Netflix is now two companies rolled into one

Netflix is now two companies rolled into one
While Netflix doesn't report revenue or user growth by individual countries, the fact that it is hiking prices in the US, UK and France is a strong hint of where it is hitting a ceiling.

Is Netflix still the high-growth tech stock that changed our expectations of TV and the power of subscriptions over ads?

Netflix is now two companies operating at different speeds.

That was the clear indication from the streaming giant’s third-quarter earnings report on Wednesday evening. Although topline figures were positive and ahead of expectations (8% revenue growth to $8.54bn and 8.8 million new subscriber additions) the details reveal an emerging split.

While the company is rapidly growing in emerging markets, it is plateauing in established markets like the US, UK and France.

And for those established markets, there is one tactic that Netflix is very likely to keep turning to: price increases.

Old Netflix v New Netflix

The story Netflix likes to tell, of course, is their being a high-growth juggernaut. That’s certainly true in Latin America (up 12% to $1.02bn) and Asia-Pacific (up 7% to $889m). It’s EMEA performance was also strong (up 13% to $2.69bn), but that’s a huge region with the potential for huge variations within.

In the US and Canada, however, growth was up by a more modest 4% to $3.74bn for the three months ending 30 September. It is worth noting the North American market still accounts for nearly half (44%) of Netflix’s total revenue.

No wonder, then, that Netflix included an announcement of price increases with this earnings report. While Netflix doesn’t report revenue or user growth by individual countries, the fact that it is hiking prices in the US, UK and France is a strong hint of where it is hitting a ceiling.

The company said: “In the US, our ads ($6.99) and our Standard plans ($15.49) will stay the same, while Basic will now be $11.99 and Premium $22.99. For the UK and France, our pricing for Ads/Basic/Standard/Premium are UK £4.99/£7.99/£10.99/£17.99 and 5.99€/10.99€/13.49€/19.99€, respectively (like the US, our Ads and Standard plans in UK and France are unchanged).”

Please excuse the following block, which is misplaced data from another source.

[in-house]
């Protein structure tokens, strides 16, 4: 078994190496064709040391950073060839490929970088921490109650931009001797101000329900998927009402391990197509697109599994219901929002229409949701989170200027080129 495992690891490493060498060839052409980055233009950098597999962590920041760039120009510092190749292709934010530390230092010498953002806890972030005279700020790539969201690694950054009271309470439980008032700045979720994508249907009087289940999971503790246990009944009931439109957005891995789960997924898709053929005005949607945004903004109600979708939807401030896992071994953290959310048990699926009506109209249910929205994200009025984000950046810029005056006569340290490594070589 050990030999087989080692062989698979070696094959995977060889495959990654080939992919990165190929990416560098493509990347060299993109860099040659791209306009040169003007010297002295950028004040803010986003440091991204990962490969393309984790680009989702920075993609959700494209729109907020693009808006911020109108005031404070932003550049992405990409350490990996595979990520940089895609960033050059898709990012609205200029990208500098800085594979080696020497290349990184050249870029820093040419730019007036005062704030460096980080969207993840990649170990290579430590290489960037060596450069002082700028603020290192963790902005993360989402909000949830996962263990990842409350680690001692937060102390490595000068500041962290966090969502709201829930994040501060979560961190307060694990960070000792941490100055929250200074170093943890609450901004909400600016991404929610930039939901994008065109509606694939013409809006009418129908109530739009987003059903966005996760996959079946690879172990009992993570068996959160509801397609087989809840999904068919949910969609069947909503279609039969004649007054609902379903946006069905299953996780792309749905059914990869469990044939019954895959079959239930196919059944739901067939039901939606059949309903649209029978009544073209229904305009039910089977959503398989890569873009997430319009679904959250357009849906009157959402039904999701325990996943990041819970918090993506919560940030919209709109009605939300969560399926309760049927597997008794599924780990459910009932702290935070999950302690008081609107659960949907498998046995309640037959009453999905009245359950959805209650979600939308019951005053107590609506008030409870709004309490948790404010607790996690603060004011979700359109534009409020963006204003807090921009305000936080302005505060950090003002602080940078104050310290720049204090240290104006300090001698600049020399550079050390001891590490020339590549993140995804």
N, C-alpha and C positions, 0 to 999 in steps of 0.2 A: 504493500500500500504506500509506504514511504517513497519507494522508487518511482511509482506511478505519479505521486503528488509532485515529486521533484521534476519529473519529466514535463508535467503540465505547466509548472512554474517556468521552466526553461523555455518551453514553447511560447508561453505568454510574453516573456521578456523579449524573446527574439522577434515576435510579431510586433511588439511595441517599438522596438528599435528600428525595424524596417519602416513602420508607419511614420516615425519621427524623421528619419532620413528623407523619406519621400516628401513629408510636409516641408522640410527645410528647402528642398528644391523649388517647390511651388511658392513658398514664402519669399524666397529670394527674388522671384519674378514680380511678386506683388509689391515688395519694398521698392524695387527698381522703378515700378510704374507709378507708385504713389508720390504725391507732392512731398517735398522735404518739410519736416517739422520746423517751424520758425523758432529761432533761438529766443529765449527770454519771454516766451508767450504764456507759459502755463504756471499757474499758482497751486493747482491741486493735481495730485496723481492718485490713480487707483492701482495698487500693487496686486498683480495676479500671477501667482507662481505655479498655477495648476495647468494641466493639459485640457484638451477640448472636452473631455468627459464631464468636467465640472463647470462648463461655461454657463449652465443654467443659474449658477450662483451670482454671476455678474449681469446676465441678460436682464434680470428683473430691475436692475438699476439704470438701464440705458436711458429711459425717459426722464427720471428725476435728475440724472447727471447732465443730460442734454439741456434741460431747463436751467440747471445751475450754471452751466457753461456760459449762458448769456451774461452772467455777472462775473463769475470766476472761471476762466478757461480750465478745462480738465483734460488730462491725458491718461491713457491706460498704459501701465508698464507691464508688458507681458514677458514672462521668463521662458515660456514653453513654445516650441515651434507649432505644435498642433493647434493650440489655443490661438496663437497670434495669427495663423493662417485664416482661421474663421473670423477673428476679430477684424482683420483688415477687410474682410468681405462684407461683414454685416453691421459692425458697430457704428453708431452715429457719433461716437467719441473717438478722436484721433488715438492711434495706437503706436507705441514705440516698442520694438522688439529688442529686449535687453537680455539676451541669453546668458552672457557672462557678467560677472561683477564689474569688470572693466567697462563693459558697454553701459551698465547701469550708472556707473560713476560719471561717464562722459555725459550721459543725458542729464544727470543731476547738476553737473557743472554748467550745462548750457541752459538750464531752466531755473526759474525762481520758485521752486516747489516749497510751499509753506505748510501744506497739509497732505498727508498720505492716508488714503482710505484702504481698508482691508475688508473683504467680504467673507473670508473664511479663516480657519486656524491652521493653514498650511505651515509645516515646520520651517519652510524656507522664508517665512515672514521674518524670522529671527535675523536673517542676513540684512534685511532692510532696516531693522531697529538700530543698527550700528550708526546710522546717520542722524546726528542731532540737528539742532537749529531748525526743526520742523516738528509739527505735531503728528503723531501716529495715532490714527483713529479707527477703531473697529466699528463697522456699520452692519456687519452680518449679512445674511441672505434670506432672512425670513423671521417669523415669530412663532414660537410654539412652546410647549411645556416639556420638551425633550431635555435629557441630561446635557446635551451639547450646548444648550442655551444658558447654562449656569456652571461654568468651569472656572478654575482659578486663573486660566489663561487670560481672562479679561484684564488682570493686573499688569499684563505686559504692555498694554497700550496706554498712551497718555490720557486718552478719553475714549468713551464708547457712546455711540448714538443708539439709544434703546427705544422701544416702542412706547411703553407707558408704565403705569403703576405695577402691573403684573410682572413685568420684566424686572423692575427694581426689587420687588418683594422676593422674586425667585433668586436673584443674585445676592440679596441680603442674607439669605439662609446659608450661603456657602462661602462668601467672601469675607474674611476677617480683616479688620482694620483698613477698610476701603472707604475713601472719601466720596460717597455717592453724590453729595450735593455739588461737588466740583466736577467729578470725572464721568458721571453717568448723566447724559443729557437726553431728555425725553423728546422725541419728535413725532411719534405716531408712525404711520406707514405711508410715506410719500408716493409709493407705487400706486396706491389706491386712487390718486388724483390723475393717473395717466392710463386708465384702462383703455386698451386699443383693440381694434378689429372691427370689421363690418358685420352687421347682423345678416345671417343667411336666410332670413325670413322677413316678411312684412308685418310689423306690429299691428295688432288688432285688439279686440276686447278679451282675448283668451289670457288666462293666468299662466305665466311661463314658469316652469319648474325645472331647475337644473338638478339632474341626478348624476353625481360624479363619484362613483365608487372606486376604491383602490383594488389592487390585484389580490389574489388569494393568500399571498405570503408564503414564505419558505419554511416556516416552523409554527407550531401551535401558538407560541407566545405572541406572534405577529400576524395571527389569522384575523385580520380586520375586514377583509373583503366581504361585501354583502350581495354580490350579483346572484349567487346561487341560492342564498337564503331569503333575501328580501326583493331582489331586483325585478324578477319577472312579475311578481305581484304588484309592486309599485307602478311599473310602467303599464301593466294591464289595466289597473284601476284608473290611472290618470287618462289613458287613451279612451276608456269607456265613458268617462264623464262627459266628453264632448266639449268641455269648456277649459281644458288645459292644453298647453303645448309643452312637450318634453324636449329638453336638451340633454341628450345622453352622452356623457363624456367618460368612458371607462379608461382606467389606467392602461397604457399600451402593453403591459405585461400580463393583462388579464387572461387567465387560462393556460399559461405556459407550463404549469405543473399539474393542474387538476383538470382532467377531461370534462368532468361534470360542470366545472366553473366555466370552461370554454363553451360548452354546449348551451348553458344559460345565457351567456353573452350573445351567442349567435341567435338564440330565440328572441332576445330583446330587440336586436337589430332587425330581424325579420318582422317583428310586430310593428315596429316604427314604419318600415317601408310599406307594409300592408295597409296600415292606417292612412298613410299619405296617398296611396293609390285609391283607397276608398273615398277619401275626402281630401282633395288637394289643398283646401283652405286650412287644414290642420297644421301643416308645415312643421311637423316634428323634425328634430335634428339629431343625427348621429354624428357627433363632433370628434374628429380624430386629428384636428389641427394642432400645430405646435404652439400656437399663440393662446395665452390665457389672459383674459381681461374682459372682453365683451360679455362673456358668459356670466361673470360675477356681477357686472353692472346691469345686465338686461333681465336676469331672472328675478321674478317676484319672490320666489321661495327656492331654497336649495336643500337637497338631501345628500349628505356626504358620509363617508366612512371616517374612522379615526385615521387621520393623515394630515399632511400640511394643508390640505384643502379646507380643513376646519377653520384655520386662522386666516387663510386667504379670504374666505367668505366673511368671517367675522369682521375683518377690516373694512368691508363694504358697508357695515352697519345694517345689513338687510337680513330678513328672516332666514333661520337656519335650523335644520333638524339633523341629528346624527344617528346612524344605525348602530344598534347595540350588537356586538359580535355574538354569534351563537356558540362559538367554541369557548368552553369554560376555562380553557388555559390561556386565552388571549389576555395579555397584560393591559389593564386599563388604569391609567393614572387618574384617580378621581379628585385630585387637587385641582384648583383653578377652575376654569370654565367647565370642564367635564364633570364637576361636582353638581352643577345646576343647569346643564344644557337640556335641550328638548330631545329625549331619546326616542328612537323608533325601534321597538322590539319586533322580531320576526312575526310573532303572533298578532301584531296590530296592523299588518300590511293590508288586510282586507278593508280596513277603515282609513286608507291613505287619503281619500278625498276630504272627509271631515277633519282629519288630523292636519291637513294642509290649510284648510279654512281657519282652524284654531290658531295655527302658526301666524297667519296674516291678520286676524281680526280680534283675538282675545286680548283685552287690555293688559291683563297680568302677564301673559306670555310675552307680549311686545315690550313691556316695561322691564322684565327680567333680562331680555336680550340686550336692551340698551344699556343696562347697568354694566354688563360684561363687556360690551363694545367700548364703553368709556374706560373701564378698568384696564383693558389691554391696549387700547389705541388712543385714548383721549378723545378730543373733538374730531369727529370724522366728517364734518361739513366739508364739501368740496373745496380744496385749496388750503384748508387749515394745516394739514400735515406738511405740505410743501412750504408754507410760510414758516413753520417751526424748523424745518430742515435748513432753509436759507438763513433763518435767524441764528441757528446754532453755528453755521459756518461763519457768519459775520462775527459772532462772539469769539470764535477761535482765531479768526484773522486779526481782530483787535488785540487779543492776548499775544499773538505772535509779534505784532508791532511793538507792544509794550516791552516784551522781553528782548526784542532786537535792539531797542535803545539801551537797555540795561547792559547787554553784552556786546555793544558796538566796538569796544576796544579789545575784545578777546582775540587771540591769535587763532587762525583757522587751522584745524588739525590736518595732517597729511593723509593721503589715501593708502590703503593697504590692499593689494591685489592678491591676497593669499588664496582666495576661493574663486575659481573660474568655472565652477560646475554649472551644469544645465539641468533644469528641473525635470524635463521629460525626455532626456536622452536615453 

In terms of subscriber additions, the picture is more uniform for Netflix (there were significant additional net gains in all main markets), although regional variations show a company operating at different speeds. In emerging markets, it is still able to point to new user growth on the basis of marketing and new content deals. But in established markets like North America, Netflix’s war on password sharing between different households is the significant driver.

“The cancel reaction continues to be low, exceeding our expectations, and borrower households converting into full paying memberships are demonstrating healthy retention,” a spokesperson for the company said. “Going forward, we’ll continue to refine and optimise our approach to convert additional borrower households into either full-paying members or extra members over the next several quarters.”

In other words, another short-term trick that allows Netflix to keep telling the high-growth story for another quarter. But eventually the password crackdown will end.

Other than that, subscriber growth is likely to remain sluggish for one very simple fact: Netflix has probably hit the upper limit for paid subscribers in major English-speaking markets.

And, as The Media Leader noted after the sudden exit of Netflix’s first global ad sales chief Jeremi Gorman, the streaming giant’s idea to introduce a cheaper ad-funded tier has been problematic. In terms of customer acquisition, how many people are there, really, that are willing to save a few dollars or pounds per month in order to watch Netflix with ads? And, in terms of selling ads, how attractive is it, really, for major brands to know that their most affluent consumers are not on Netflix because they’re paying not to see their ads?